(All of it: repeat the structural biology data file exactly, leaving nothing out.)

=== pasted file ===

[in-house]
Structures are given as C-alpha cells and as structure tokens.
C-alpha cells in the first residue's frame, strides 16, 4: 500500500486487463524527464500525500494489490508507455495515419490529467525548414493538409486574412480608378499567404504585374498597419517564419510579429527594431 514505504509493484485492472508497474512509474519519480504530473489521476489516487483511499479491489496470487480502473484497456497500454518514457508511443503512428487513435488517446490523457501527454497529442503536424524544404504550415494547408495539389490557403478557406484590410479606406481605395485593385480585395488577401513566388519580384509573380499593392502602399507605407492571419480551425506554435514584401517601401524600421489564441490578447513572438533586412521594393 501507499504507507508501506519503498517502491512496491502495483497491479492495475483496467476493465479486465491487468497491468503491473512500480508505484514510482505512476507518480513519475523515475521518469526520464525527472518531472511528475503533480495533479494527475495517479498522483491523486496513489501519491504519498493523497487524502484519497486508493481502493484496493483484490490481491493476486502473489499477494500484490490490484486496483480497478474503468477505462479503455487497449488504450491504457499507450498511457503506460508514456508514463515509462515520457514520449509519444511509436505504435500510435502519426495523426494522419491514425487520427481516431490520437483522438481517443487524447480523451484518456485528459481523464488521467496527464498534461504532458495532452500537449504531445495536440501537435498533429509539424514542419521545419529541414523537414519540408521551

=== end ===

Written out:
[in-house]
Structures are given as C-alpha cells and as structure tokens.
C-alpha cells in the first residue's frame, strides 16, 4: 500500500486487463524527464500525500494489490508507455495515419490529467525548414493538409486574412480608378499567404504585374498597419517564419510579429527594431 514505504509493484485492472508497474512509474519519480504530473489521476489516487483511499479491489496470487480502473484497456497500454518514457508511443503512428487513435488517446490523457501527454497529442503536424524544404504550415494547408495539389490557403478557406484590410479606406481605395485593385480585395488577401513566388519580384509573380499593392502602399507605407492571419480551425506554435514584401517601401524600421489564441490578447513572438533586412521594393 501507499504507507508501506519503498517502491512496491502495483497491479492495475483496467476493465479486465491487468497491468503491473512500480508505484514510482505512476507518480513519475523515475521518469526520464525527472518531472511528475503533480495533479494527475495517479498522483491523486496513489501519491504519498493523497487524502484519497486508493481502493484496493483484490490481491493476486502473489499477494500484490490490484486496483480497478474503468477505462479503455487497449488504450491504457499507450498511457503506460508514456508514463515509462515520457514520449509519444511509436505504435500510435502519426495523426494522419491514425487520427481516431490520437483522438481517443487524447480523451484518456485528459481523464488521467496527464498534461504532458495532452500537449504531445495536440501537435498533429509539424514542419521545419529541414523537414519540408521551